homelessness, bombasSocks are a simple comfort not everyone has access to

When the founders of Bombas, Dave Heath and Randy Goldberg, discovered this problem, they decided to be part of the solution. Using a One Purchased = One Donated business model, Bombas helps provide not only durable, high-quality socks, but also t-shirts and underwear (the top three most requested clothing items in shelters) to those in need nationwide. These meticulously designed donation products include added features intended to offer comfort, quality, and dignity to those experiencing homelessness.

Over the years, Bombas' mission has grown into an enormous movement, with more than 75 million items donated to date and a focus on providing support and visibility to the organizations and people that empower these donations. These are the incredible individuals who are doing the hard work to support those experiencing —or at risk of—homelessness in their communities every day.

Folks like Shirley Raines, creator of Beauty 2 The Streetz. Every Saturday, Raines and her team help those experiencing homelessness on Skid Row in Los Angeles “feel human” with free makeovers, haircuts, food, gift bags and (thanks to Bombas) fresh socks. 500 pairs, every week.

beauty 2 the streetz, skid row laRaines is out there helping people feel their beautiful best

Or Director of Step Forward David Pinson in Cincinnati, Ohio, who offers Bombas donations to those trying to recover from addiction. Launched in 2009, the Step Forward program encourages participation in community walking/running events in order to build confidence and discipline—two major keys to successful rehabilitation. For each marathon, runners are outfitted with special shirts, shoes—and yes, socks—to help make their goals more achievable.

step forward, helping homelessness, homeless non profitsRunning helps instill a sense of confidence and discipline—two key components of successful recovery

Help even reaches the Front Street Clinic of Juneau, Alaska, where Casey Ploof, APRN, and David Norris, RN give out free healthcare to those experiencing homelessness. Because it rains nearly 200 days a year there, it can be very common for people to get trench foot—a very serious condition that, when left untreated, can require amputation. Casey and Dave can help treat trench foot, but without fresh, clean socks, the condition returns. Luckily, their supply is abundant thanks to Bombas. As Casey shared, “people will walk across town and then walk from the valley just to come here to get more socks.”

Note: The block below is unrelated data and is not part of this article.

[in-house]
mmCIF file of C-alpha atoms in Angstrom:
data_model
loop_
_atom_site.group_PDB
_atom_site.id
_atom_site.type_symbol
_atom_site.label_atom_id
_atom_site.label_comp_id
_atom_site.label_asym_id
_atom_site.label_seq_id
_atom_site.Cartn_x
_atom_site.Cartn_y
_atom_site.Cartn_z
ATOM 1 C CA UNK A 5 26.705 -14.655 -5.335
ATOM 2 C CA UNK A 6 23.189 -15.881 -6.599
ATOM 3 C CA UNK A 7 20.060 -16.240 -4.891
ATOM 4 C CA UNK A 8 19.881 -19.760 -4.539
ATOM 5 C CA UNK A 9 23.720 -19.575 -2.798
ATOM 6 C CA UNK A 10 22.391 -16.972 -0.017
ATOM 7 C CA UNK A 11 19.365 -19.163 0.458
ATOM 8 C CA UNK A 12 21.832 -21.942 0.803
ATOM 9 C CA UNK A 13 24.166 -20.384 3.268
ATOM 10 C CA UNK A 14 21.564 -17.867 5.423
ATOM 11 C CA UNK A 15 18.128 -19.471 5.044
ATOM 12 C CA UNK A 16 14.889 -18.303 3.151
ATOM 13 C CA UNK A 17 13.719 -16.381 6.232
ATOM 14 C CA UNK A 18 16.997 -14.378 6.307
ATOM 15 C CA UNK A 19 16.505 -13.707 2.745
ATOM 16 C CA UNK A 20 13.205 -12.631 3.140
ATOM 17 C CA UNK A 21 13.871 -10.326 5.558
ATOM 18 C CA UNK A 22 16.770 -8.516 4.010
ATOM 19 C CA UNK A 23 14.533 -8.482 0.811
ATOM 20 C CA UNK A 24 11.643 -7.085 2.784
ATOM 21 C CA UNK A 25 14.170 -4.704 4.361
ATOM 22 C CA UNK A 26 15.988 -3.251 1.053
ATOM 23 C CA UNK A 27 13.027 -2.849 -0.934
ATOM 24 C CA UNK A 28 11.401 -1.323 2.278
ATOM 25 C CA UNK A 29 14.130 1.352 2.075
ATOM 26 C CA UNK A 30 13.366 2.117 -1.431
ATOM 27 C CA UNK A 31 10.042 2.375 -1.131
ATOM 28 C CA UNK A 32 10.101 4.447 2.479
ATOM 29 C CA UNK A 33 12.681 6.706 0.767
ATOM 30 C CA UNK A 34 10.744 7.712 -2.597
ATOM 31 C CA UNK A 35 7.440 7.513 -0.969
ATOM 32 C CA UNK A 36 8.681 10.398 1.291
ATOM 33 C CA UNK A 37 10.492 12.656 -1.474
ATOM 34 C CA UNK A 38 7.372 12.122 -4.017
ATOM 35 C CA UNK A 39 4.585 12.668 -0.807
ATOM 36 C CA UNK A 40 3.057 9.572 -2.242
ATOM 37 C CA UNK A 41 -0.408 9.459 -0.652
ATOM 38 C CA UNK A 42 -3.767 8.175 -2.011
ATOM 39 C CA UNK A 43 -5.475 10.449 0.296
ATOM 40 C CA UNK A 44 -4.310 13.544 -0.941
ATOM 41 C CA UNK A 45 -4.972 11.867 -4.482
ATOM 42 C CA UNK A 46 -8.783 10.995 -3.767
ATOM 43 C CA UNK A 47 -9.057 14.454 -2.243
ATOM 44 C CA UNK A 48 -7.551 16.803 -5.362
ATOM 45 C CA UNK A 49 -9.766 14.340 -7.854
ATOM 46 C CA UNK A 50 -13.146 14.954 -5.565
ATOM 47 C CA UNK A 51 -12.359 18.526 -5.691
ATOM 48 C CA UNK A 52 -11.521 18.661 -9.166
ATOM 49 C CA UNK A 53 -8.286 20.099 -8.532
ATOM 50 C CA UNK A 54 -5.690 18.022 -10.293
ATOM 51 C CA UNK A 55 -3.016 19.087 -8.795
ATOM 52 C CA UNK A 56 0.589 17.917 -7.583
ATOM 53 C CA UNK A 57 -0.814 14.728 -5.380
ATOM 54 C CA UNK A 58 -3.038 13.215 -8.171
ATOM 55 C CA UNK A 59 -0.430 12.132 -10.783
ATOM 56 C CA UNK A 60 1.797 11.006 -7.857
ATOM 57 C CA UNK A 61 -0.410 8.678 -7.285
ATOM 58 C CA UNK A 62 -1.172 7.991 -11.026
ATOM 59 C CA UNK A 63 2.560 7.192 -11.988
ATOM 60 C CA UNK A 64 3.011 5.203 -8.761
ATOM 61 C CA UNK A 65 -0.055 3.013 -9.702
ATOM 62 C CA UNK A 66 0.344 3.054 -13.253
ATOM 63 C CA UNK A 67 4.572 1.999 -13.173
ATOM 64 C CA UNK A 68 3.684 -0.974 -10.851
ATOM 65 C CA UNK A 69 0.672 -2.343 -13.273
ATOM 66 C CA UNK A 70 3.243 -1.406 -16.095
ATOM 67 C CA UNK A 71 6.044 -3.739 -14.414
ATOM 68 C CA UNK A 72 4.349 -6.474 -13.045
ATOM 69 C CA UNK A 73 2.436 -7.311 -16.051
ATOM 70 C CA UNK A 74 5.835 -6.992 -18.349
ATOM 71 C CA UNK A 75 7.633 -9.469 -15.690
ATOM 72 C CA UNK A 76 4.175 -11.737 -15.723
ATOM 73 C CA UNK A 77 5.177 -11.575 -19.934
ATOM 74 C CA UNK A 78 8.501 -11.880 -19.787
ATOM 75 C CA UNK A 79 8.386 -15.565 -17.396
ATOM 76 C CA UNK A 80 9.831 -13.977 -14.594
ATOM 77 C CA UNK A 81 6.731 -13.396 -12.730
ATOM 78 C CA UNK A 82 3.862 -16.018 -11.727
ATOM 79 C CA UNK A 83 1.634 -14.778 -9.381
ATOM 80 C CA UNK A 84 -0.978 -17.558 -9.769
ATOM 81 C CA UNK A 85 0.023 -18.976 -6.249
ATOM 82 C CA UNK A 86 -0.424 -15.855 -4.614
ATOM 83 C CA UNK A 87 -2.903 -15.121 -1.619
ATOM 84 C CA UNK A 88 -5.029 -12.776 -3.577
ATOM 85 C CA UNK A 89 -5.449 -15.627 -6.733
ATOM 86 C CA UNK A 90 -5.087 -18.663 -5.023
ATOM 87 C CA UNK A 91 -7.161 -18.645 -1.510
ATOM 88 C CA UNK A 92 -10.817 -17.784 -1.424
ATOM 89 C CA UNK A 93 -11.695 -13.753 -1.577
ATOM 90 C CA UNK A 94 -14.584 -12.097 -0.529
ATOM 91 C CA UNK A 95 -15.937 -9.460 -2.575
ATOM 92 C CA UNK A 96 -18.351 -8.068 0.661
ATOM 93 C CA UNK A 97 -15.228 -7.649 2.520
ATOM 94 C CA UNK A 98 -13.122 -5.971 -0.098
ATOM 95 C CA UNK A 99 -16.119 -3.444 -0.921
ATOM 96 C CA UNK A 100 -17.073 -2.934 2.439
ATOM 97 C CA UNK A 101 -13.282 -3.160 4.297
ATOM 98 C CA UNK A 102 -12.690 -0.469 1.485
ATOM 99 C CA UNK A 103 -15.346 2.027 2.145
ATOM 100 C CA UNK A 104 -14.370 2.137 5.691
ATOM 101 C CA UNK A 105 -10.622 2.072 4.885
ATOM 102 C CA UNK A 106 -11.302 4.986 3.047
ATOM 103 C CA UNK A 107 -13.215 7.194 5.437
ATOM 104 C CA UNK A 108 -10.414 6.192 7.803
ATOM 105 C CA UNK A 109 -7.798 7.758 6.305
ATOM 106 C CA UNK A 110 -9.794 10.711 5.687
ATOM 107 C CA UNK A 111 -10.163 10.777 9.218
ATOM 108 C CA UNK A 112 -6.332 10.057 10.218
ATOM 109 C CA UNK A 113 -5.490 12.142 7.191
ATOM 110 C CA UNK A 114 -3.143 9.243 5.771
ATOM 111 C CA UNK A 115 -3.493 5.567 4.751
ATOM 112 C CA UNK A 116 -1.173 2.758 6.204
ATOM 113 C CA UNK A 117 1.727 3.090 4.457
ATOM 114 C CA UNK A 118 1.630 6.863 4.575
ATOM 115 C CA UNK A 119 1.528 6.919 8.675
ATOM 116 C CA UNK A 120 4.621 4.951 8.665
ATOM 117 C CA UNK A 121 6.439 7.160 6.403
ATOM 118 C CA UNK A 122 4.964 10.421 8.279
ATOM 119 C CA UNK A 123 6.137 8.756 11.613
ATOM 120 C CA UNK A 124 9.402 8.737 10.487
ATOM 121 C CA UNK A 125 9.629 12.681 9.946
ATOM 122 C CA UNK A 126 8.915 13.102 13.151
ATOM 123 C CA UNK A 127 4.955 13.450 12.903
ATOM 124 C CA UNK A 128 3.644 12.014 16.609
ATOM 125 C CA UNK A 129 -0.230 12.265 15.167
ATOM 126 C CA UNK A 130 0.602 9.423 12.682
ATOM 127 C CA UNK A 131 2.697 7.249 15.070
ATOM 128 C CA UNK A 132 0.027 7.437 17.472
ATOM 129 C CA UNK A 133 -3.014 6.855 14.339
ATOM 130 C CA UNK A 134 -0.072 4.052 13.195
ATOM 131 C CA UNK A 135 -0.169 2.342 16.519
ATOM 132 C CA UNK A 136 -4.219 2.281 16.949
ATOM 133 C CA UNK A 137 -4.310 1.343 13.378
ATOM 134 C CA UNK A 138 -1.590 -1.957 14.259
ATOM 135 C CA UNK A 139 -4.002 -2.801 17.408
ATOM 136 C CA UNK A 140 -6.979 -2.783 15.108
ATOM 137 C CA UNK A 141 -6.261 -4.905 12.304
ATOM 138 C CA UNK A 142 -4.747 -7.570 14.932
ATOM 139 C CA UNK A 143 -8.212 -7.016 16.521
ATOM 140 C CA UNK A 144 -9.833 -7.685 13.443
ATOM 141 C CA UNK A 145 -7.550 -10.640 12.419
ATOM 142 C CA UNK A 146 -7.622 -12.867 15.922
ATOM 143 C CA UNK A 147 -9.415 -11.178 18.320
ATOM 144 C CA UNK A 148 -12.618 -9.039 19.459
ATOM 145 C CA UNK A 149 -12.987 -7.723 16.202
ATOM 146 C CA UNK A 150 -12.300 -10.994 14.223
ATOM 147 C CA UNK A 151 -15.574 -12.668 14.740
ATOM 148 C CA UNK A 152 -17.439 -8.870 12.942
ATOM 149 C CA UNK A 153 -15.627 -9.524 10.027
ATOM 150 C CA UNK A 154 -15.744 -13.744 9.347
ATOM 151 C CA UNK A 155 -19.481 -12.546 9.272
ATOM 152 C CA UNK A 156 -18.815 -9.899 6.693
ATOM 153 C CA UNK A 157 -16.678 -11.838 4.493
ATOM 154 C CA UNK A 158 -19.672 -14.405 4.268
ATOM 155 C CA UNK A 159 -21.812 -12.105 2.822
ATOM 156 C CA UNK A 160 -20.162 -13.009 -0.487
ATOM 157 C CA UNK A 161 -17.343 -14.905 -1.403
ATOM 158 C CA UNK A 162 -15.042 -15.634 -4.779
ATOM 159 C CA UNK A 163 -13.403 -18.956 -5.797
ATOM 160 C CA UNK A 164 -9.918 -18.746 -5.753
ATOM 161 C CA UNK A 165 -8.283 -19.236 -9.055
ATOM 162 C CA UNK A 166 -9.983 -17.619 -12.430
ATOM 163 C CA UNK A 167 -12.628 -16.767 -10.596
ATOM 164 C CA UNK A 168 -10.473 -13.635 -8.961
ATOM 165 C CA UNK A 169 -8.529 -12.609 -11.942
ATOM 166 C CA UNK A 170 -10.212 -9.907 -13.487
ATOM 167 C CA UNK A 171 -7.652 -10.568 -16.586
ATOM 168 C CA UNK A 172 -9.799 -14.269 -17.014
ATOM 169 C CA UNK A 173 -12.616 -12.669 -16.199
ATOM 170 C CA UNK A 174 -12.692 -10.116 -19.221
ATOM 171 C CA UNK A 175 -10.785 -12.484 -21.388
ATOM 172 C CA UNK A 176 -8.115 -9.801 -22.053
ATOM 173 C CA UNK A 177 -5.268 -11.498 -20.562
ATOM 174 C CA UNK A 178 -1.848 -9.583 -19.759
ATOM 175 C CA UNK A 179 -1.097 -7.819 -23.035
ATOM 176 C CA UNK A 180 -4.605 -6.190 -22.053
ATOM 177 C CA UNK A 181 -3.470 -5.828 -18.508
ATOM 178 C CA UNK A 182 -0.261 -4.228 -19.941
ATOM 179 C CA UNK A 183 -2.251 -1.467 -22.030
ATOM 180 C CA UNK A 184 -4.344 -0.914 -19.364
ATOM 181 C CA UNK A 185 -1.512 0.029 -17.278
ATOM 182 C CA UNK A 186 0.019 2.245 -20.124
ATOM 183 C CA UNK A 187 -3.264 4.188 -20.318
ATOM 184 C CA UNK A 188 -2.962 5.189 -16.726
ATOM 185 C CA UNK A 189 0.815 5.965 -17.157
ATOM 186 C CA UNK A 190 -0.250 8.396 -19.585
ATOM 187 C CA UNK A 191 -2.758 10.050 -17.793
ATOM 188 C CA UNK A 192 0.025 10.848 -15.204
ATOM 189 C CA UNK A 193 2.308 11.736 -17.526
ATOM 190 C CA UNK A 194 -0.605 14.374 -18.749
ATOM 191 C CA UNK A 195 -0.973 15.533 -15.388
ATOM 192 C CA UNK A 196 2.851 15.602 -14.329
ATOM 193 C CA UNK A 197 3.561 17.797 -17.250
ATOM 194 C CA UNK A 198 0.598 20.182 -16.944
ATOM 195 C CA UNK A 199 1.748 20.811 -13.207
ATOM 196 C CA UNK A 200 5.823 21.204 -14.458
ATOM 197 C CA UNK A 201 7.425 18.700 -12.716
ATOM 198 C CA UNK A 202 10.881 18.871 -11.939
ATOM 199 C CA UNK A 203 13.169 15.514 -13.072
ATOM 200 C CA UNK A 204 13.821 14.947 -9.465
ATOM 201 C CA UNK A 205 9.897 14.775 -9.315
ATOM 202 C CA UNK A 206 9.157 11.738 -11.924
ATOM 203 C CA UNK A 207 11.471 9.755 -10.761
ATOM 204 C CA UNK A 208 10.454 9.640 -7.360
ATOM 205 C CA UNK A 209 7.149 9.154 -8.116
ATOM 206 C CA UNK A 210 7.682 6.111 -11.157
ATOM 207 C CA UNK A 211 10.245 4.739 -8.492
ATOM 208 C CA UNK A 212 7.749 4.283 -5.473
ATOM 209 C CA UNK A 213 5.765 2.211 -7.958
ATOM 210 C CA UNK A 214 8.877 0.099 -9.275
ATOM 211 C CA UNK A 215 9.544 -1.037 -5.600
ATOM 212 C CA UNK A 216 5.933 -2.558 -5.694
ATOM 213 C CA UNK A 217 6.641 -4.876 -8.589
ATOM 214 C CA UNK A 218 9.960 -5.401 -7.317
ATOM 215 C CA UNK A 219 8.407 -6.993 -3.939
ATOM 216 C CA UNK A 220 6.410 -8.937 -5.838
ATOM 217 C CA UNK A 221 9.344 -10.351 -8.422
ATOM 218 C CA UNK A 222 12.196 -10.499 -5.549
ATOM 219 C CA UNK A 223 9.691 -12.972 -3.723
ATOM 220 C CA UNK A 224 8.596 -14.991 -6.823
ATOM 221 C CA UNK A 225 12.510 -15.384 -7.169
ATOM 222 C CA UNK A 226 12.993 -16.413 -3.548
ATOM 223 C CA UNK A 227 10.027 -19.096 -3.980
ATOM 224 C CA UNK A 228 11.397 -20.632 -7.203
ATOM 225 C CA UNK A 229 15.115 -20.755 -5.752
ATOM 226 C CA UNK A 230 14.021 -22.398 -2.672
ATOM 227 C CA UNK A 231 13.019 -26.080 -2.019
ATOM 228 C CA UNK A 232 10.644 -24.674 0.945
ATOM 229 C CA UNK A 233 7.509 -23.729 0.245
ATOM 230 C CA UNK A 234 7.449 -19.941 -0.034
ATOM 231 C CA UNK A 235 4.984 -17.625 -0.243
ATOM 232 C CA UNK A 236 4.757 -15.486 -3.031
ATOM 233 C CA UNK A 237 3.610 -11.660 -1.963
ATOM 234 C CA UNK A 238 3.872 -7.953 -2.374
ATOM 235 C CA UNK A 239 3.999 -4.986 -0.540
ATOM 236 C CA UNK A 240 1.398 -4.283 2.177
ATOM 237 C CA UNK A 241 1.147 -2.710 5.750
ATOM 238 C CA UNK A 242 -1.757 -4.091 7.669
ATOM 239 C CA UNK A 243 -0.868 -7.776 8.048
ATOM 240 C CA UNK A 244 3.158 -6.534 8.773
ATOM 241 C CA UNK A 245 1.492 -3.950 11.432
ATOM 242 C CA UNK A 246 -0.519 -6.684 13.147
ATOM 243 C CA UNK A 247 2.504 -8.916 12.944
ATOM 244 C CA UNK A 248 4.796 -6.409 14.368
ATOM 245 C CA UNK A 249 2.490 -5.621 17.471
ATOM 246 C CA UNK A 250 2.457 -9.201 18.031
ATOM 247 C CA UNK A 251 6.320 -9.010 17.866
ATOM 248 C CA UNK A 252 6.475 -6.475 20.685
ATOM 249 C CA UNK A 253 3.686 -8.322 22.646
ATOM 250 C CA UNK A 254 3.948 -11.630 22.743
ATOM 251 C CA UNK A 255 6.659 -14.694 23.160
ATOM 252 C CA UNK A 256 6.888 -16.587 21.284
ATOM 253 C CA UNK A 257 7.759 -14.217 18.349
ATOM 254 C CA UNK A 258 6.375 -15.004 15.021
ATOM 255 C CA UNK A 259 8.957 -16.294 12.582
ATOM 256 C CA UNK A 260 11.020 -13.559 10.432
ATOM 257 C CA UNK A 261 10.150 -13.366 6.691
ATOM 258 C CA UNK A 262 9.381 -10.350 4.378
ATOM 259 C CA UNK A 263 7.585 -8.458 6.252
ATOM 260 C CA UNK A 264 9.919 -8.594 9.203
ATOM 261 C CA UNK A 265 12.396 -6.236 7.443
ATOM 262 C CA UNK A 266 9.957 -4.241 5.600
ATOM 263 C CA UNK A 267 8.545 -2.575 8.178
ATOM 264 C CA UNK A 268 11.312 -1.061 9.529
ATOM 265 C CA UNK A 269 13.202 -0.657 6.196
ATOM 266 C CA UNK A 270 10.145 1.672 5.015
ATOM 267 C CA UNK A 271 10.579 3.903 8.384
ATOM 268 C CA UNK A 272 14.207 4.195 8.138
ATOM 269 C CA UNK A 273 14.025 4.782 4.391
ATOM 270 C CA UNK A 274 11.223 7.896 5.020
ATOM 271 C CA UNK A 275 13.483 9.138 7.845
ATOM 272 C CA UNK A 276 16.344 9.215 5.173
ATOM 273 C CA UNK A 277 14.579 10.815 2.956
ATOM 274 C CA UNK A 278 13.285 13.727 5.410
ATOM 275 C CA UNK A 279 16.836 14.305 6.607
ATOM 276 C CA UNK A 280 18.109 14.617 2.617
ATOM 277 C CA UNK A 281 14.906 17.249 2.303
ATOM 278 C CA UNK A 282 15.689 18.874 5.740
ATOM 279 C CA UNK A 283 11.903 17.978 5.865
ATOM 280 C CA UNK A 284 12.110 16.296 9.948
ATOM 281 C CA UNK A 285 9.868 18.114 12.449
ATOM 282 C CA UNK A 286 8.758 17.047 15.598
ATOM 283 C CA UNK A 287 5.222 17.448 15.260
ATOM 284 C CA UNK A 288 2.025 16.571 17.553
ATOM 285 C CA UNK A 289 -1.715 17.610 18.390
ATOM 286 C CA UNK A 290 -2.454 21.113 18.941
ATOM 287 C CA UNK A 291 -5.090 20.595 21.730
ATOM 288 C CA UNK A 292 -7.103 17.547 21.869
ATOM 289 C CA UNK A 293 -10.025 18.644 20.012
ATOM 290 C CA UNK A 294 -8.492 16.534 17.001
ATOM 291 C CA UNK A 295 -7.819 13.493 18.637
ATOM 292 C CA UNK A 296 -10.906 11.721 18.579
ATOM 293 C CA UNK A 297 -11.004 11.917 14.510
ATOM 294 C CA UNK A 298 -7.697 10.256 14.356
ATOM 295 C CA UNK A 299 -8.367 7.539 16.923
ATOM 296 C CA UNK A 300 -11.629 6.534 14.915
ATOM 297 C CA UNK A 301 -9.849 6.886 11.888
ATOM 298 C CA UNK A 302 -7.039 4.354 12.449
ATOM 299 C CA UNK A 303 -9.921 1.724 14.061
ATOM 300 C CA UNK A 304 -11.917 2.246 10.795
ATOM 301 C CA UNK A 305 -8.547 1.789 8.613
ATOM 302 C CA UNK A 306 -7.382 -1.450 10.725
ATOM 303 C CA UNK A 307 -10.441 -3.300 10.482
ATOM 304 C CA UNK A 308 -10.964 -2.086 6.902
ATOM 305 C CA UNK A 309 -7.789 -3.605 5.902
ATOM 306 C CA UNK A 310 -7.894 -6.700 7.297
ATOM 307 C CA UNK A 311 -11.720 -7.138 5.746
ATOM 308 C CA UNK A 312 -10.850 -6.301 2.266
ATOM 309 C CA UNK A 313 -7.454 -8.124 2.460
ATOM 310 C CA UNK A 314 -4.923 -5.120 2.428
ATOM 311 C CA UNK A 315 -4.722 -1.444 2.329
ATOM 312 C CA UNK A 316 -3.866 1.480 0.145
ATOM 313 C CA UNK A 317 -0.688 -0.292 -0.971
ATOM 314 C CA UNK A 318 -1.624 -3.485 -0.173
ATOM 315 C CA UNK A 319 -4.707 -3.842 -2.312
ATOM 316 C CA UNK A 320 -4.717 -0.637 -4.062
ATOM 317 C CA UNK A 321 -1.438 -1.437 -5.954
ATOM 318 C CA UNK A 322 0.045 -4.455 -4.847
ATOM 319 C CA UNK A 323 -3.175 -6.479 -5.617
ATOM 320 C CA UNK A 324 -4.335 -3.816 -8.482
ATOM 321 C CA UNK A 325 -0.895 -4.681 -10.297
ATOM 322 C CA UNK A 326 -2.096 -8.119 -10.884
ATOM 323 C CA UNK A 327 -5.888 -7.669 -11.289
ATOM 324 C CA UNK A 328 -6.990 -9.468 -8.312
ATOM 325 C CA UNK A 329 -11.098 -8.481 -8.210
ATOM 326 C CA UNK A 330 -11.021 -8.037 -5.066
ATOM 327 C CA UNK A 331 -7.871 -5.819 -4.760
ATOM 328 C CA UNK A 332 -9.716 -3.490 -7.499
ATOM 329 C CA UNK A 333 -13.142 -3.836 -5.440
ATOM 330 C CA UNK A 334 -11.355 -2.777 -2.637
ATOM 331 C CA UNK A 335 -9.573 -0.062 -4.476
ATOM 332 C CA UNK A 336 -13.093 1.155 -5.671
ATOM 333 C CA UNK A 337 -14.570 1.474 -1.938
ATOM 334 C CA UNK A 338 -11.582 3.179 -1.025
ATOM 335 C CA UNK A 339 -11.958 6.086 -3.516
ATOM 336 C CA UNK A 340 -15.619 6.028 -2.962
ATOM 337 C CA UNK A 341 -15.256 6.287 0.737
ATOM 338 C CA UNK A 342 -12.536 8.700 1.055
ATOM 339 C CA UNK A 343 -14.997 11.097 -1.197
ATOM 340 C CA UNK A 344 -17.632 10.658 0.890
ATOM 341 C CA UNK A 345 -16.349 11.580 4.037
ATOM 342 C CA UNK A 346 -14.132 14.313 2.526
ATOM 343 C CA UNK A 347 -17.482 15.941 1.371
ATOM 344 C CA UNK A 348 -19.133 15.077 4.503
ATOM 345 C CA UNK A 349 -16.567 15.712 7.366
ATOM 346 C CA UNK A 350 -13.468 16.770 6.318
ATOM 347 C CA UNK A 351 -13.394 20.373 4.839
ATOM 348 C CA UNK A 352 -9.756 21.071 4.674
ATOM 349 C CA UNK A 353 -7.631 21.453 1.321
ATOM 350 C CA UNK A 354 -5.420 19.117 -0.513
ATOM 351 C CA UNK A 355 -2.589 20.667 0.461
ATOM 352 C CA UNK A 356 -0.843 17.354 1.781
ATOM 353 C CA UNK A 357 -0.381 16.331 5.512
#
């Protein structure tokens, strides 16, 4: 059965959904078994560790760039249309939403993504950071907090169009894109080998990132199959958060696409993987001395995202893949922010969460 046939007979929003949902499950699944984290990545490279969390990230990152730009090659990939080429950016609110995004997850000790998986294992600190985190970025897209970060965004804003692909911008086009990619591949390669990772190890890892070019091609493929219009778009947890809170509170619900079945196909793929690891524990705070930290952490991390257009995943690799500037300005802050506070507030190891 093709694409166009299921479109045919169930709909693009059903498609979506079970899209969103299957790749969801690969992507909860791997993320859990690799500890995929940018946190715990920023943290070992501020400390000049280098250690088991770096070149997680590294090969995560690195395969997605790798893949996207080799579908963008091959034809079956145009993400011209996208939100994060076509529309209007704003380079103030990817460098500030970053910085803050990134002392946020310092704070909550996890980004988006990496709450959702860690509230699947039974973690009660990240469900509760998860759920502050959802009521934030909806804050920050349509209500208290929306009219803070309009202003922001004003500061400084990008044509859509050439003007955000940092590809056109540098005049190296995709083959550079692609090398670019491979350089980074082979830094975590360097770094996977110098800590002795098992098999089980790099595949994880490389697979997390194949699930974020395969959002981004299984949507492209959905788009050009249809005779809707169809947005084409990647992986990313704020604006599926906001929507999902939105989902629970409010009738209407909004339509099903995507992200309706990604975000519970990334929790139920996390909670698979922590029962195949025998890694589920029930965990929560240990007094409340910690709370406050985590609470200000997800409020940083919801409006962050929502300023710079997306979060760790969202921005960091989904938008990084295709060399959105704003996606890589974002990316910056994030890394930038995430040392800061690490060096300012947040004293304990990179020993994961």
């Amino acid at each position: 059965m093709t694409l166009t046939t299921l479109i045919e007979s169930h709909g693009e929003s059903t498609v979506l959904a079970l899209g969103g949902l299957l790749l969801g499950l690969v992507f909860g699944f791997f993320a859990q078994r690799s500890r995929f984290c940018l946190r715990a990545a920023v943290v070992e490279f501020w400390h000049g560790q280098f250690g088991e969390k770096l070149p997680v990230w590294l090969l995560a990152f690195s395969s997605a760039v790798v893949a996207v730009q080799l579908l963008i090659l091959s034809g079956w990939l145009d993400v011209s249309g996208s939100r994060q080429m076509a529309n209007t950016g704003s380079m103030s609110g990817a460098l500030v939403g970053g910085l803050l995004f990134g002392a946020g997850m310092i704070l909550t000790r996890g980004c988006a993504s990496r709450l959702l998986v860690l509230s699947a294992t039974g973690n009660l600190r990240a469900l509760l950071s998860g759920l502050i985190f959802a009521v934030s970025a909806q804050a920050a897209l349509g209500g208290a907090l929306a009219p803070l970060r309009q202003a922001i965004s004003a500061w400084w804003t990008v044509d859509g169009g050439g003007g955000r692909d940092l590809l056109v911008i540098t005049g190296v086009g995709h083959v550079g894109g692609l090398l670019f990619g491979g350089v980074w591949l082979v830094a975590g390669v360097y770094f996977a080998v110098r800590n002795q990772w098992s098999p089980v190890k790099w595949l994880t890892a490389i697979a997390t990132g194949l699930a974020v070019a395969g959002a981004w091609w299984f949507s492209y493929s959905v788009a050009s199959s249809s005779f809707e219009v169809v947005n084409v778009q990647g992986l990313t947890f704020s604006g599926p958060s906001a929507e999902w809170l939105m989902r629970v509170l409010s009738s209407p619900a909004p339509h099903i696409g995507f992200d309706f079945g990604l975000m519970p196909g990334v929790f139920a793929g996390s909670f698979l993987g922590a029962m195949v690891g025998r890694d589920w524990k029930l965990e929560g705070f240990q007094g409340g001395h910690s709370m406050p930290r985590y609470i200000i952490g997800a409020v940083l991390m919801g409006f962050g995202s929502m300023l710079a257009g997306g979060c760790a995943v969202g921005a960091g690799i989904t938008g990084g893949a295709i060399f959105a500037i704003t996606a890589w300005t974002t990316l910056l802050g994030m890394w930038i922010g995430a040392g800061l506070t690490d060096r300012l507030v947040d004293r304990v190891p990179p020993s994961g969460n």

step forward clinic, step forward alaska, homelessness alaskaWelcome to wild, beautiful and wet Alaska!

The Bombas Impact Report provides details on Bombas’s mission and is full of similar inspiring stories that show how the biggest acts of kindness can come from even the smallest packages. Since its inception in 2013, the company has built a network of over 3,500 Giving Partners in all 50 states, including shelters, nonprofits and community organizations dedicated to supporting our neighbors who are experiencing- or at risk- of homelessness.

Their success has proven that, yes, a simple pair of socks can be a helping hand, an important conversation starter and a link to humanity.

You can also be a part of the solution. Learn more and find the complete Bombas Impact Report by clicking here.

Pop Culture

TikTok star's surprising method for finding good Chinese food is blowing people's minds

Yelp can be a helpful tool for scoping out food joints, but maybe not in the way you think.

Photo by Debbie Tea on Unsplash

Different cultures view service differently.

Content creator Freddy Wong has a brilliantly easy way to find authentic Chinese food.

As he reveals in a mega viral video that’s racked up 9.4 million views on TikTok and 7.7 million views on Twitter, the trick (assuming you live in a major metropolitan area) is to “go on Yelp and look for restaurants with 3.5 stars, and exactly 3.5 stars." Not 3. Not 4. 3.5.

He then backs up his argument with some pretty undeniable photo evidence.

First, he pulls up an image of a Yelp page from P.F. Chang’s. With only 2.5 stars, one can tell the food is “obviously bad.” Alternatively, Din Tai Fung—a globally recognized Michelin-starred Chinese restaurant—has four stars.

Sounds good right? Wrong. In this case, “too many stars” means that “too many white people like it,” indicating that the restaurant is being judged on service rather than food quality. According to Wong, if “the service is too good, the food is not as good as it could be.”

He then pulls up the Yelp page for a couple of local Chinese restaurants, both of which have 3.5 stars. The waiters at these establishments might “not pay attention to you,” he admits, adding that they might even be “rude.” But, Wong attests, “it’s going to taste better.”

@rocketjump

Why I only go to Chinese restaurants with 3.5 star ratings